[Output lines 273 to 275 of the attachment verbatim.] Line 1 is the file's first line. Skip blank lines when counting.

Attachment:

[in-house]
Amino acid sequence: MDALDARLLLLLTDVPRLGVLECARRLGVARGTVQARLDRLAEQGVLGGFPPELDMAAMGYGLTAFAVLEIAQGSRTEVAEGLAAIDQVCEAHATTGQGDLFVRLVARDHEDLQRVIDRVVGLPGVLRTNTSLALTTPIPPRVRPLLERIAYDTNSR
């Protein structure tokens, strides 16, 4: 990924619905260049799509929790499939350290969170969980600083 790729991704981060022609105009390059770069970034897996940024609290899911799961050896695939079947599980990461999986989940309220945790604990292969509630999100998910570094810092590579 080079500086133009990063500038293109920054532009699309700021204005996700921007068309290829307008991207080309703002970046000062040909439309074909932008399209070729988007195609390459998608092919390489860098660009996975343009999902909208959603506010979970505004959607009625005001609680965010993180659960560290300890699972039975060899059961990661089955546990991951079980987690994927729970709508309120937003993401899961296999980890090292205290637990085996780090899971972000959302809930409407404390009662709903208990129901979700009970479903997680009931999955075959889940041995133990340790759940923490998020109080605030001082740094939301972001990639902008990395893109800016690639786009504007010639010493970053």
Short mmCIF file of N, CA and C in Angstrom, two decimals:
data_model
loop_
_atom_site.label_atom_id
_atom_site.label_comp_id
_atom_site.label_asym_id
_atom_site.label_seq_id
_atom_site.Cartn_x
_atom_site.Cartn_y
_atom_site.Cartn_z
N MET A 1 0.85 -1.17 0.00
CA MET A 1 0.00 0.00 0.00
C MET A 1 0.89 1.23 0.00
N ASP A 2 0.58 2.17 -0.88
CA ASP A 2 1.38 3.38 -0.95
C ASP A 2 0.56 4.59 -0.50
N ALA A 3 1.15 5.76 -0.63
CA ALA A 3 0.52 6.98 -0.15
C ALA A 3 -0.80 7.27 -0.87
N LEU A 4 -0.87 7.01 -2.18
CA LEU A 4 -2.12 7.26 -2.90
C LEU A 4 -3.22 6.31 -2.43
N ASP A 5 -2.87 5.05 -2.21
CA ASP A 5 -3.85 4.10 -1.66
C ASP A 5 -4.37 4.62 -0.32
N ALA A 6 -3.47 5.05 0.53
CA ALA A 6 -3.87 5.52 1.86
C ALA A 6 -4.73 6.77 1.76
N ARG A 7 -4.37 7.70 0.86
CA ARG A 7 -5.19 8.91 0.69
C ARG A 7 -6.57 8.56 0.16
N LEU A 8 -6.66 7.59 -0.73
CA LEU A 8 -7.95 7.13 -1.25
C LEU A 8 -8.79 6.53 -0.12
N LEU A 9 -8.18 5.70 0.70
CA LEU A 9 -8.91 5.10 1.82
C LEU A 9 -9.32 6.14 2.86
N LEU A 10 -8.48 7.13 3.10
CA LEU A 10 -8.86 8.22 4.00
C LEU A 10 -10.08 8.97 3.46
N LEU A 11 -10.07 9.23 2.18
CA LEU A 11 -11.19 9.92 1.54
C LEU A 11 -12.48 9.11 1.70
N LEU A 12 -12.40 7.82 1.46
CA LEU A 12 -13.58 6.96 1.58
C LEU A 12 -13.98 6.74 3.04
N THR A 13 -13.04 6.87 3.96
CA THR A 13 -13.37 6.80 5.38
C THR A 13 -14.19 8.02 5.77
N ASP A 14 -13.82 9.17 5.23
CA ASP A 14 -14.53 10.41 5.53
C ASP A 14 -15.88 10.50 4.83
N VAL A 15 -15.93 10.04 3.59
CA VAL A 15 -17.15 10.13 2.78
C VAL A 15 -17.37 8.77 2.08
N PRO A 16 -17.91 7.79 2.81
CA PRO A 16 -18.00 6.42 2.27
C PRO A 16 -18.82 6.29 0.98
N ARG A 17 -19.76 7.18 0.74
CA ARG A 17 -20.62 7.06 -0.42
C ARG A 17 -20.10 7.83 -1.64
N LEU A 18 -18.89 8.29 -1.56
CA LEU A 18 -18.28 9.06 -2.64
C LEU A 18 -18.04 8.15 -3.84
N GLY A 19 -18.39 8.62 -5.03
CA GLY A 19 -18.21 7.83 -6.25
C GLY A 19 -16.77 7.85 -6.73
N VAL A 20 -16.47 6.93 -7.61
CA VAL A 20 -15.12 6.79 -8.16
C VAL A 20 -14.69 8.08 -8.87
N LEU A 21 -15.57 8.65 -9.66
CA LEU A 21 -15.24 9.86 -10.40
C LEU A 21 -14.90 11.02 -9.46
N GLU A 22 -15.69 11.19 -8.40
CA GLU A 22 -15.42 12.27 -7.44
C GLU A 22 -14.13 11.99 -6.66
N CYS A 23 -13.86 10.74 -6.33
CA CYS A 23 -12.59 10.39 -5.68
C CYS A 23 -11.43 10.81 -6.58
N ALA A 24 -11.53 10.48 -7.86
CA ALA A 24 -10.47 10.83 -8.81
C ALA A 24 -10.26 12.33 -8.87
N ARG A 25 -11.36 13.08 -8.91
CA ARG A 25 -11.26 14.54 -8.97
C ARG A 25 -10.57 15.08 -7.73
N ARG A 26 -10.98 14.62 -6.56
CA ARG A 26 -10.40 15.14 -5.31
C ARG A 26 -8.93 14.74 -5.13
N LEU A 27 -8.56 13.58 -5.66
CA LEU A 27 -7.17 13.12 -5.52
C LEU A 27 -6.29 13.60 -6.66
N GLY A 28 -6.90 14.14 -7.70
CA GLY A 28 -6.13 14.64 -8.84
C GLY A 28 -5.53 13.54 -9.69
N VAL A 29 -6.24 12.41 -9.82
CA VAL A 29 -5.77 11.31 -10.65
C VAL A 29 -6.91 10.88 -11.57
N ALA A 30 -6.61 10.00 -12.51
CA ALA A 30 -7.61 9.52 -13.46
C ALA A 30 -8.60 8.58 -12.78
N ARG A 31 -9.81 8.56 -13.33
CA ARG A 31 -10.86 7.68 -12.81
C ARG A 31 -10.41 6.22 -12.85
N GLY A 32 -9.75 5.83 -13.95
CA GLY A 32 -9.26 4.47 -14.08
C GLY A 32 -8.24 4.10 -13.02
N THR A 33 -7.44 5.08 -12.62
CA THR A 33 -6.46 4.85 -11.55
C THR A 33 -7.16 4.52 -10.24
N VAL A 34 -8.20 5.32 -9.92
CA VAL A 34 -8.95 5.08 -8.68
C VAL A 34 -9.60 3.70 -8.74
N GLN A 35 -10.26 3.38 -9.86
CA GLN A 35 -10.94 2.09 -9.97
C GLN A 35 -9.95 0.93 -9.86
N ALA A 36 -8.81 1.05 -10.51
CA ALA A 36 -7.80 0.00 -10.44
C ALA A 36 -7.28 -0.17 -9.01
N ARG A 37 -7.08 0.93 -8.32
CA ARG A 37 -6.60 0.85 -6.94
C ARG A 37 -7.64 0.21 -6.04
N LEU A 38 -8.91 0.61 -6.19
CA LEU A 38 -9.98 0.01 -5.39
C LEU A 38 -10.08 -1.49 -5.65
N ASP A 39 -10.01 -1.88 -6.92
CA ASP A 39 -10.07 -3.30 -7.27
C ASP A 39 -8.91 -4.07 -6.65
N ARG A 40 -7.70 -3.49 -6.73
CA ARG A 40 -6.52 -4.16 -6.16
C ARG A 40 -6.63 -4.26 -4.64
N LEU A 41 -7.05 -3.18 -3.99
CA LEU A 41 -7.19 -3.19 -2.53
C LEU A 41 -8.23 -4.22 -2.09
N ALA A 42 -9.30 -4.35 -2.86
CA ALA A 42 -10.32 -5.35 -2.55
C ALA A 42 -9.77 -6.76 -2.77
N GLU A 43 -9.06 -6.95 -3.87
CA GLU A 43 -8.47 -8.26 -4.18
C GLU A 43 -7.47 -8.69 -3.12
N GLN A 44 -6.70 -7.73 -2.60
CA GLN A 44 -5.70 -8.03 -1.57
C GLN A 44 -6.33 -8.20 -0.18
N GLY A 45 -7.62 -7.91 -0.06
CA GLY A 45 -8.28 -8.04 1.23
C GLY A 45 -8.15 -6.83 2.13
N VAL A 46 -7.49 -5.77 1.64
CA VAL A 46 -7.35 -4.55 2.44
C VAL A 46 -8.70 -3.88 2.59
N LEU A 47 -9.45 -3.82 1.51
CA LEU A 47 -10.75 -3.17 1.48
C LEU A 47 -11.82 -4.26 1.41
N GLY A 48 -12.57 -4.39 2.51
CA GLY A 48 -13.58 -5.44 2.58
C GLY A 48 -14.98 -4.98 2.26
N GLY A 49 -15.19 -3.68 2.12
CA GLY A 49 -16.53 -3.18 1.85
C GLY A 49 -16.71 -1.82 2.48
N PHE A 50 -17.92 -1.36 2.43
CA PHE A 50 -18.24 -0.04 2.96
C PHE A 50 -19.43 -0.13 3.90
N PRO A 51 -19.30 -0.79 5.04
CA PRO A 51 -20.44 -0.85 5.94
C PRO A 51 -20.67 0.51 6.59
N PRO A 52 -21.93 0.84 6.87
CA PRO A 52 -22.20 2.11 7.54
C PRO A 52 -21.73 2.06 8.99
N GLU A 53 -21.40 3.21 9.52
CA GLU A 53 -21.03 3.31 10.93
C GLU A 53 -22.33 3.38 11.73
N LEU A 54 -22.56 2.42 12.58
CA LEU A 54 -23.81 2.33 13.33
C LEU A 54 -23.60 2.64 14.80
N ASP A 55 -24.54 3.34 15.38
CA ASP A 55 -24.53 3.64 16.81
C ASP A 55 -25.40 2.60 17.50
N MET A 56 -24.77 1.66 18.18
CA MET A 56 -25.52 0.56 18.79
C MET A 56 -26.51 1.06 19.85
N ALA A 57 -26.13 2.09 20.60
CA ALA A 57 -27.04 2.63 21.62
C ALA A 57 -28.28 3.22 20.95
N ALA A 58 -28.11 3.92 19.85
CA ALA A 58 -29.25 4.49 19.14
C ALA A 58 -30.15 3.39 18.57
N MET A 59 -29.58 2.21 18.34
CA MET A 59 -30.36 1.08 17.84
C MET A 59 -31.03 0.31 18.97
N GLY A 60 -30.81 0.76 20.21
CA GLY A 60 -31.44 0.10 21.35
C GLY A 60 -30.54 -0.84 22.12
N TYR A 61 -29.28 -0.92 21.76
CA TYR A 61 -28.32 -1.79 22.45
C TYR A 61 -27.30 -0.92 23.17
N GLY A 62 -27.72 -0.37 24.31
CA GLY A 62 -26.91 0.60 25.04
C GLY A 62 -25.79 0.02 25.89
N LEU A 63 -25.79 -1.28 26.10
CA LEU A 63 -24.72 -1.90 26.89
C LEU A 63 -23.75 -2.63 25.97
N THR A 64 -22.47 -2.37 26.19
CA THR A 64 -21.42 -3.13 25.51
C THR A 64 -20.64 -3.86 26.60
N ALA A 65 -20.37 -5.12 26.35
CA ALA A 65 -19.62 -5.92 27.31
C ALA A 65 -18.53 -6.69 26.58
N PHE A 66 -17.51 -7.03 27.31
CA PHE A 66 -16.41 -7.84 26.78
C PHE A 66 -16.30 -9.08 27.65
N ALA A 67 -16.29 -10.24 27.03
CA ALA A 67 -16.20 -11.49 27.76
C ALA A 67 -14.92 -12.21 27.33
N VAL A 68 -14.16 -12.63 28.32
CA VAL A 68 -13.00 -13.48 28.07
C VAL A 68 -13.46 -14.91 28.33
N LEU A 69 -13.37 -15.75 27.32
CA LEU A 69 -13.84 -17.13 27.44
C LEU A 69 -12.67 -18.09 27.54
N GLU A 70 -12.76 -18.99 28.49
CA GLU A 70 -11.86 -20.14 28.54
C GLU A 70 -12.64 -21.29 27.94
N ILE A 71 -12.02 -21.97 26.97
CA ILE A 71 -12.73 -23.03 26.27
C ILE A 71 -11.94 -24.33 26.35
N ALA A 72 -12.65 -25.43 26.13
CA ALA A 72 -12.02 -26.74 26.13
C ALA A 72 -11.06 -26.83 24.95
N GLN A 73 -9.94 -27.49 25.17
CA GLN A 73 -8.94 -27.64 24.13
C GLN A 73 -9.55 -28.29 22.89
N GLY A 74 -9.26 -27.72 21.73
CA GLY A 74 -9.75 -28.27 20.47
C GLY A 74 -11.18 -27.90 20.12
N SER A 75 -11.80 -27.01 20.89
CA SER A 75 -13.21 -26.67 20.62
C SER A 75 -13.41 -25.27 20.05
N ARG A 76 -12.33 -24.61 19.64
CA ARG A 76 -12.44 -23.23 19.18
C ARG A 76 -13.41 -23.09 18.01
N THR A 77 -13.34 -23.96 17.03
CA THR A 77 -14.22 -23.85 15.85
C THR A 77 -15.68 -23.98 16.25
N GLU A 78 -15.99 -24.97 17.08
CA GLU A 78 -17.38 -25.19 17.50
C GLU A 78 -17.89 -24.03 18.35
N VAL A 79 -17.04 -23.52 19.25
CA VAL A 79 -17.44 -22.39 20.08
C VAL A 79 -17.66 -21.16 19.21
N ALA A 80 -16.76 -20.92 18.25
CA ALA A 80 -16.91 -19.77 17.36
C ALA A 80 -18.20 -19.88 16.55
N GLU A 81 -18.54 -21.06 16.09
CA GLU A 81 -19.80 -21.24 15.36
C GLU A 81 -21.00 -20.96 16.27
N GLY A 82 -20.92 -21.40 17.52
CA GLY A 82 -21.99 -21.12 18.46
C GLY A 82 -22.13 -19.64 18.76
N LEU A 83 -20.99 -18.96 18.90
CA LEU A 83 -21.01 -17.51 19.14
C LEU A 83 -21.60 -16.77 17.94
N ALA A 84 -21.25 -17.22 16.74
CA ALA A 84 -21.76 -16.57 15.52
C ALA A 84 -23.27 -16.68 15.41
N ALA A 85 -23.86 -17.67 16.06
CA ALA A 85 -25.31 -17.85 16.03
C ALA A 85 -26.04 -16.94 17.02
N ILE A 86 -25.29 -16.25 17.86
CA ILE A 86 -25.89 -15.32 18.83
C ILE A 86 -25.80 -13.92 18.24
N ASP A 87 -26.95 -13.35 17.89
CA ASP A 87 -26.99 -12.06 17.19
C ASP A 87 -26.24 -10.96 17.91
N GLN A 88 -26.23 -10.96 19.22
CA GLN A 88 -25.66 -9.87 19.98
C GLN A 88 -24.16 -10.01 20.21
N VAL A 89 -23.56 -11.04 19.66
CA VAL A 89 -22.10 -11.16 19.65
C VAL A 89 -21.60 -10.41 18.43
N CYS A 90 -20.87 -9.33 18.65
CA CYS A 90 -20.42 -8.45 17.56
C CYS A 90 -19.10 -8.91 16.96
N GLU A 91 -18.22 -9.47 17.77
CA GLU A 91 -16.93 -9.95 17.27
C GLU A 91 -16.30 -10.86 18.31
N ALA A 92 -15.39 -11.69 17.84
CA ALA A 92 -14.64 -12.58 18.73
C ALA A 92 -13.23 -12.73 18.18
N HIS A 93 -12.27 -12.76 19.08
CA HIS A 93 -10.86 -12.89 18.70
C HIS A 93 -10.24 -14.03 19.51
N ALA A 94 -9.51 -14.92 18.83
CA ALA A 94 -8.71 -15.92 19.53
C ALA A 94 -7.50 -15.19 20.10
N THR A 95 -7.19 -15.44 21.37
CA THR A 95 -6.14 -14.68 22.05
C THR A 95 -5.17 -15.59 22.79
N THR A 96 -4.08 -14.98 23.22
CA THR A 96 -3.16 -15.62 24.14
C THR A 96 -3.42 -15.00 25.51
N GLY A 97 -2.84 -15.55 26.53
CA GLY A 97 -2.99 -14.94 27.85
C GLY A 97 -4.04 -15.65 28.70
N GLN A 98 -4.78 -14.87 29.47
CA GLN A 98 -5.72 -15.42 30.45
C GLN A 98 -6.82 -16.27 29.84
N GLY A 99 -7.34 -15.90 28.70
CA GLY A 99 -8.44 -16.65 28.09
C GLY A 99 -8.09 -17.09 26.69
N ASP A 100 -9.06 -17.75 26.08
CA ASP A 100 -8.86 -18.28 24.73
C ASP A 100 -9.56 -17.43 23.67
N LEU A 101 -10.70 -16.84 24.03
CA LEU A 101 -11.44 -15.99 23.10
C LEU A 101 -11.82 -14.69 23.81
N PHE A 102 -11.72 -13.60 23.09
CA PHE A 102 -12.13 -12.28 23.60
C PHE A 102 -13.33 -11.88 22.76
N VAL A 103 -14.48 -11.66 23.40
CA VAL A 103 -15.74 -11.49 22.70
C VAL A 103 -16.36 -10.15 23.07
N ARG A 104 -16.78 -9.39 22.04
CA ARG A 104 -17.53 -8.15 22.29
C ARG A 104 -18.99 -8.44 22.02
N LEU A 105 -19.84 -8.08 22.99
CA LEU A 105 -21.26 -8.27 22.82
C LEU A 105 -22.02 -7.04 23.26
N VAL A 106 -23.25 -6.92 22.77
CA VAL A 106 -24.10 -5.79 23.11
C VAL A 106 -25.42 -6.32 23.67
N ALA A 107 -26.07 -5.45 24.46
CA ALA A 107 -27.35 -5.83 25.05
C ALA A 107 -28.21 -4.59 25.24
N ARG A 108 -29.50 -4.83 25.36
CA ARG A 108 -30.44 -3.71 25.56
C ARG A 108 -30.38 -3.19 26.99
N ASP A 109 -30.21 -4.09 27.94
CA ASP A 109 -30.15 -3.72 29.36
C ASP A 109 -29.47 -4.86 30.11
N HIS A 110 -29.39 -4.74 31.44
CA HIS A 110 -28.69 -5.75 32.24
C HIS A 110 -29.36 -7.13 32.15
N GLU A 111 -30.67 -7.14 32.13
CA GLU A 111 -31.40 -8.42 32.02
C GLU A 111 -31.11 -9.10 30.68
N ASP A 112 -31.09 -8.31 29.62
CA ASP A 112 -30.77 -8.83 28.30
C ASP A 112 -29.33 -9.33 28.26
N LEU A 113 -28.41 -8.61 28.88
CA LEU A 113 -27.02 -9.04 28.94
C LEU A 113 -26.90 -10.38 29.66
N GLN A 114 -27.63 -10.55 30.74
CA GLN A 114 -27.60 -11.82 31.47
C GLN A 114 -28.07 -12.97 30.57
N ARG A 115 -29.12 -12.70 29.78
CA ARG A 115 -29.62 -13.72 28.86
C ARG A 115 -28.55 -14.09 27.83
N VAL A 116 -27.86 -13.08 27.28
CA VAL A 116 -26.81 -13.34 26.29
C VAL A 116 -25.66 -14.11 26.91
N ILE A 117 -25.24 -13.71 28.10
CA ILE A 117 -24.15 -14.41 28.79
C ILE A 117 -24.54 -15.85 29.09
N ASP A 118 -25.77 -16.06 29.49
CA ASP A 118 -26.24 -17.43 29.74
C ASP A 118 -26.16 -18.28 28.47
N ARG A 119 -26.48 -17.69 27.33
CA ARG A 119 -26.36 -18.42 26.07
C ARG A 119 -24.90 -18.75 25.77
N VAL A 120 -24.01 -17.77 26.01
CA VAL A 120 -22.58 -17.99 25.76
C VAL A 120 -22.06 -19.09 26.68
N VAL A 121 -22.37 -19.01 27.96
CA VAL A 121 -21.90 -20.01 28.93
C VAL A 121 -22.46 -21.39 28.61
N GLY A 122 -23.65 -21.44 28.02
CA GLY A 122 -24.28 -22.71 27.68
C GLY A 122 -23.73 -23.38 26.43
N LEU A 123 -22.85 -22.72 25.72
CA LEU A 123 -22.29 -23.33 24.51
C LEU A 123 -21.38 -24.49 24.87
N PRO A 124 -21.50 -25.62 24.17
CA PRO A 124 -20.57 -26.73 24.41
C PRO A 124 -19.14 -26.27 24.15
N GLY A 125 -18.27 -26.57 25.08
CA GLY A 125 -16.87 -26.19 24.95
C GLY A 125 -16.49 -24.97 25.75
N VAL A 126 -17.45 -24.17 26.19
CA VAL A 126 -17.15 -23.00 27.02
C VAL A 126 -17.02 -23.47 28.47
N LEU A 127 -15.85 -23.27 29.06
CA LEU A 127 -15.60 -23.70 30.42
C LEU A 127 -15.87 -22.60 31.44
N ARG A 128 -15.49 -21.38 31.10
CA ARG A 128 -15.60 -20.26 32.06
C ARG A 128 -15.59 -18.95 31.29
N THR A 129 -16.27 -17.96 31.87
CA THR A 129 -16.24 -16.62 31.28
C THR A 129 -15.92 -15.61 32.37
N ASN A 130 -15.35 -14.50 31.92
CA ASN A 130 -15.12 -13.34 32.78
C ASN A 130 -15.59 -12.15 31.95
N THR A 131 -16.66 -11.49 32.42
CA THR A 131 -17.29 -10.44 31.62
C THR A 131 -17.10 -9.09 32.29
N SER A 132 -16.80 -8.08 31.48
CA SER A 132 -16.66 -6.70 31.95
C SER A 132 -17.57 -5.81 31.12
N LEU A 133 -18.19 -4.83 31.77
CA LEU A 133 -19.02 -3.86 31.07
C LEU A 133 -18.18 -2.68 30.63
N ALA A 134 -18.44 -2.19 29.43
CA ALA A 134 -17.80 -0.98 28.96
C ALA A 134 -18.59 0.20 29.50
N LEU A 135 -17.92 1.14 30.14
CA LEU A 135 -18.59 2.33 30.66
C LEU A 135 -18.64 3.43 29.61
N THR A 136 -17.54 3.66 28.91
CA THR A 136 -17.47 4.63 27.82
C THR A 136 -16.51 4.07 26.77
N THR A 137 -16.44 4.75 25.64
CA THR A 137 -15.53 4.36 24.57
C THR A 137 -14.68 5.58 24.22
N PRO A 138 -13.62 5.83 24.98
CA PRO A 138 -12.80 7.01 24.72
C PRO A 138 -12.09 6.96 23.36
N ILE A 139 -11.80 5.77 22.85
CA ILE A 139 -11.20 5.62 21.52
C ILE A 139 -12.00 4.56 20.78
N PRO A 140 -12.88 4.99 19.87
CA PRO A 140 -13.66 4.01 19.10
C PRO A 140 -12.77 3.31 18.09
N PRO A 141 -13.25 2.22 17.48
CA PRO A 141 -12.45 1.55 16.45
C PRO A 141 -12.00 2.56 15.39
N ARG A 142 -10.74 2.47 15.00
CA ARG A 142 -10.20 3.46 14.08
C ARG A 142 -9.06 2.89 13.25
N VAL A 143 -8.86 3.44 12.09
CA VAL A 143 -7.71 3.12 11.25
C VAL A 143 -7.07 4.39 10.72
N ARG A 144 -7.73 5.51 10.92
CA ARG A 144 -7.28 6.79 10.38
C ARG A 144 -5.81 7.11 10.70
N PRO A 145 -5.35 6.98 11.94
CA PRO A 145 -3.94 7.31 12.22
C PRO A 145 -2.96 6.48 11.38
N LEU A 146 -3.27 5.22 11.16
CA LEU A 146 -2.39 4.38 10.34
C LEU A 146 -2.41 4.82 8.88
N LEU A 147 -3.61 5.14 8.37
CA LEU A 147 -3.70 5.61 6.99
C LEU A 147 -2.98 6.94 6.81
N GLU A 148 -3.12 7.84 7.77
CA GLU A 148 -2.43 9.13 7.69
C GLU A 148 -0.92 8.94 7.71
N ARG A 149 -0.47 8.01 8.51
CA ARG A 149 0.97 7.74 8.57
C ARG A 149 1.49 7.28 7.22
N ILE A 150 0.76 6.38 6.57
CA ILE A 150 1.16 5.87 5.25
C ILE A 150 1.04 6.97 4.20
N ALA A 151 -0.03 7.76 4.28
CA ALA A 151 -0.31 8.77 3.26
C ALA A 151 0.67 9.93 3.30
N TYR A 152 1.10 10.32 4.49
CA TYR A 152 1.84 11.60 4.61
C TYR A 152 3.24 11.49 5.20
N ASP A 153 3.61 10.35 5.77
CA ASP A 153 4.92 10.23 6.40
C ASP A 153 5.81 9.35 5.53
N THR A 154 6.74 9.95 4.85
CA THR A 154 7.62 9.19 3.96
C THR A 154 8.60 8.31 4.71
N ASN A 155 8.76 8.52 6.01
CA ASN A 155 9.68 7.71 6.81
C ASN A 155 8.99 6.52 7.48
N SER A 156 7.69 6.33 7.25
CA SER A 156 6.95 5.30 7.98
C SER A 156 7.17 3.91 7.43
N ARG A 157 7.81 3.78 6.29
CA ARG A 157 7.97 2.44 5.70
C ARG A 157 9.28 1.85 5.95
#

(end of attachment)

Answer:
CA ASP A 87 -26.99 -12.06 17.19
C ASP A 87 -26.24 -10.96 17.91
N GLN A 88 -26.23 -10.96 19.22